What mess? A new report from the Washington Post on Colorado's traffic data suggests that marijuana legalization has not led to an increase in highway fatalities, as many critics predicted. In fact, on-road deaths have decreased since legalization went into effect.
Colorado's highway fatalities dropped well below the average of the past 12 years in both 2013 and 2014. On top of that, the Post points out that if the increase in miles driven each year is factored in, the drop would be even steeper.
Image Credit: Washington Post
Image Credit: Colorado Transportation Matters (DMVT = Daily vehicle miles traveled)
Bucking the lies: The Post's findings fly in the face of fear-mongering claims that marijuana legalization would cause a spike in traffic deaths. Reports and estimates of an increase in drugged drivers have turned out to be massively flawed. Additionally, testing procedures can't determine if the driver is currently high, and instead only reveal if the driver has used cannabis within the last week or two. In one highly publicized cases, police reported that a driver crashed under the influence of marijuana when in fact the driver was rip-roaring drunk.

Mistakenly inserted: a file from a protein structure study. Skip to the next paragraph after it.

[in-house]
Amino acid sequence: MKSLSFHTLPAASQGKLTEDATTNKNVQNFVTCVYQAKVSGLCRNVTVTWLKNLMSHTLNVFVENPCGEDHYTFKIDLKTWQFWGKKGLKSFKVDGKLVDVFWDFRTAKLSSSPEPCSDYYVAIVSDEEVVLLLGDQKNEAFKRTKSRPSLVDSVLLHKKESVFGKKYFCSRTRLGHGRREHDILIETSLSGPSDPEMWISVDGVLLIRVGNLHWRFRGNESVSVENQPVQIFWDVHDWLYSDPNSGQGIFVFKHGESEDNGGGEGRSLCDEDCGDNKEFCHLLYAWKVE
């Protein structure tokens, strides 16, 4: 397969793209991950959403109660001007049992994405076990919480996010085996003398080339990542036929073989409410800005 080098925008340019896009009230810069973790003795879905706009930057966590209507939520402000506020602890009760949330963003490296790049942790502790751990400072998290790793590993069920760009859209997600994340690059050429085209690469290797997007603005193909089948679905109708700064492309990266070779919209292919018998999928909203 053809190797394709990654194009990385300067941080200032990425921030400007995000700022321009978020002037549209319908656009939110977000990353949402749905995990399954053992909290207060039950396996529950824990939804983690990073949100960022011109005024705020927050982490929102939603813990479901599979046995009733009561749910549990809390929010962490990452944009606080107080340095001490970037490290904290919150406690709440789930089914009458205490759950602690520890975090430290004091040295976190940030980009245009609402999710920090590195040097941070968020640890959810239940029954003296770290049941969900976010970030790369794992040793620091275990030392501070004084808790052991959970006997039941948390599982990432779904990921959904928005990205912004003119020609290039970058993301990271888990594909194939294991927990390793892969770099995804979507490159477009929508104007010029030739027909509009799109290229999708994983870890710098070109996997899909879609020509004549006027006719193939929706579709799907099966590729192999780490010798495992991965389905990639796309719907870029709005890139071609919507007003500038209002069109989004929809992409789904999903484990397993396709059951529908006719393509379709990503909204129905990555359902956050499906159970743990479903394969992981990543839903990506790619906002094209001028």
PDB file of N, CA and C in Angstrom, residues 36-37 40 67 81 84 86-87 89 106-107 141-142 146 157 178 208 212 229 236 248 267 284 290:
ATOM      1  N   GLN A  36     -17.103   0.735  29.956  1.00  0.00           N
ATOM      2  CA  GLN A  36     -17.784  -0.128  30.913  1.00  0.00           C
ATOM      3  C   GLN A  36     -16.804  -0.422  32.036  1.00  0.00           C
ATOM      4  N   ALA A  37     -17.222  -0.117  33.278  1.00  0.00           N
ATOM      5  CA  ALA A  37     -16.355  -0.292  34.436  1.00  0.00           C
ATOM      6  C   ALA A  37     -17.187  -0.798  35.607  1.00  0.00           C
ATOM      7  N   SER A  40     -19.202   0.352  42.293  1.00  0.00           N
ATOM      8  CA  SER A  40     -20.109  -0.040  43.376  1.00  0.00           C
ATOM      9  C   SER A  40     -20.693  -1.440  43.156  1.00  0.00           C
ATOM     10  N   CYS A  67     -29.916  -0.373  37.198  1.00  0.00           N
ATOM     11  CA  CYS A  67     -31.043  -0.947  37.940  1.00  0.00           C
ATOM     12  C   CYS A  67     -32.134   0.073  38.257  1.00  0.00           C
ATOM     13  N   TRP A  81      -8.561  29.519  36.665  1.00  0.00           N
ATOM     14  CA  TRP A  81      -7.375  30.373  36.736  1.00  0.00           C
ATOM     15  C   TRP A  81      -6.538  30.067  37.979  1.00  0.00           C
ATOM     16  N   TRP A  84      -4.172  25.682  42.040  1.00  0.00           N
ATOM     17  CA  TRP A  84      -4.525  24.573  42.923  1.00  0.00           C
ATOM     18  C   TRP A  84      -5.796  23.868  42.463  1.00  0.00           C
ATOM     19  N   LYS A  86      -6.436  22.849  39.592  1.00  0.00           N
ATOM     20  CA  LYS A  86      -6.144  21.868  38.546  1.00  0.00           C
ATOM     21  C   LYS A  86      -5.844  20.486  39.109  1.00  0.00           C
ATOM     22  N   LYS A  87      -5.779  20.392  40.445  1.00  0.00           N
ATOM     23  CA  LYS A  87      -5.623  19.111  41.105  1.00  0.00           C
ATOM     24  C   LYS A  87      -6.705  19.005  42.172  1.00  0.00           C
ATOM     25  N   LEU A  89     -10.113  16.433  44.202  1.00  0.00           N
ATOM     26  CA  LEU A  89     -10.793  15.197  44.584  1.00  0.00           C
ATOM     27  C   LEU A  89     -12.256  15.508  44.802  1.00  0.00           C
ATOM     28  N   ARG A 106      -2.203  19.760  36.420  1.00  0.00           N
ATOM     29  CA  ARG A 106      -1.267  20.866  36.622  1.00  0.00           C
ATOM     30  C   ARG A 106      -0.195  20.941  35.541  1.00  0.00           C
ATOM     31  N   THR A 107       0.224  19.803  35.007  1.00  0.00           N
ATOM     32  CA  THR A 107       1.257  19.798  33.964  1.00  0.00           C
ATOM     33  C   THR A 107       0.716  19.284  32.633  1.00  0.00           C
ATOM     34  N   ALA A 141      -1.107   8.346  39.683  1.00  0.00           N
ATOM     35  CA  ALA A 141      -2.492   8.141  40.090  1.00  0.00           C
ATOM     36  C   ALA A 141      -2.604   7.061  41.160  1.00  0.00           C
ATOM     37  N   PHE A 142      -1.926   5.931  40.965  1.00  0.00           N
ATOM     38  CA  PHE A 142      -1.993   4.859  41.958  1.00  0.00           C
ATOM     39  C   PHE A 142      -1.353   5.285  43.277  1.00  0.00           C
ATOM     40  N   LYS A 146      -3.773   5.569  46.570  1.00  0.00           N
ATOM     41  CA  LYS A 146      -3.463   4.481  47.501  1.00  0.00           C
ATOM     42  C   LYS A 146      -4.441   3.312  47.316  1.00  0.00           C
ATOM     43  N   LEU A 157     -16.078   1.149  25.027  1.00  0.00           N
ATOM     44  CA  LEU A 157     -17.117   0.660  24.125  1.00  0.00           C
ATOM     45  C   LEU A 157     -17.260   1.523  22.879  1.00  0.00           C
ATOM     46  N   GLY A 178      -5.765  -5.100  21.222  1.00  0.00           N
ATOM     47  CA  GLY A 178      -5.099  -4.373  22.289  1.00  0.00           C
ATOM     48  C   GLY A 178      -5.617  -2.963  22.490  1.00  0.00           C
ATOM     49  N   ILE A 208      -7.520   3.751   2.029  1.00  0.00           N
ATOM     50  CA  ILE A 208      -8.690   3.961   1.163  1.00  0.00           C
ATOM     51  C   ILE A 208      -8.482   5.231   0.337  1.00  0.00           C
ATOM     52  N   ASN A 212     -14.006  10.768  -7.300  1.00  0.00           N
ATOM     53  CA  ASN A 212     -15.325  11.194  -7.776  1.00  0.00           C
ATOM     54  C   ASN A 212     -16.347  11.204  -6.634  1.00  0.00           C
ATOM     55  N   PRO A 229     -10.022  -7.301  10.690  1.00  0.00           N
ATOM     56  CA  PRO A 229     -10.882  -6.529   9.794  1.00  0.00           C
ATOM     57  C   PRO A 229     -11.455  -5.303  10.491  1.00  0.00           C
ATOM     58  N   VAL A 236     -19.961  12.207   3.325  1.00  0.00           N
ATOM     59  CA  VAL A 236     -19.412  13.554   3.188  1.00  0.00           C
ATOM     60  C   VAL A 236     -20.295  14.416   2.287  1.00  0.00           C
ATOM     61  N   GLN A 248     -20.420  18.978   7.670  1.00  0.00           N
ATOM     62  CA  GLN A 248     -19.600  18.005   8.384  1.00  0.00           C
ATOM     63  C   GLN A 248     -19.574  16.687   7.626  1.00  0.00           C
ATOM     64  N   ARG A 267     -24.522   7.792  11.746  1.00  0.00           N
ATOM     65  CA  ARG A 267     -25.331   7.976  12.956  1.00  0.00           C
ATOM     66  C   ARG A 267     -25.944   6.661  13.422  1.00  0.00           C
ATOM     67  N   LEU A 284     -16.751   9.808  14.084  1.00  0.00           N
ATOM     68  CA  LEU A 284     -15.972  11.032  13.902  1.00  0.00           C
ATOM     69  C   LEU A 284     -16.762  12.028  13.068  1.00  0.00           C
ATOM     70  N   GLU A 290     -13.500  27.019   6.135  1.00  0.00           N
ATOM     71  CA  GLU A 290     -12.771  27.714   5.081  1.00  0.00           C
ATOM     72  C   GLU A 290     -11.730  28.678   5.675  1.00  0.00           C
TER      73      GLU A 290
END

Staying safe: That doesn't mean that it's totally ok to blaze and drive. Some studies have found that it affects your motor skills, while others say that drivers who are aware that they are stoned may actually try to overcompensate and drive super safely. This is not the case with alcohol, which physically and psychologically impairs various motor skills and cognitive abilities — e.g. "I can totally make that light before it turns red."
Without a doubt, it's always best to drive completely sober, awake and alert. But for too long, prohibitionists have used the fear of stoned drivers ravaging our roads to paint a dystopian picture of marijuana legalization. But the data is clear: The numbers don't lie — the fear-mongerers do.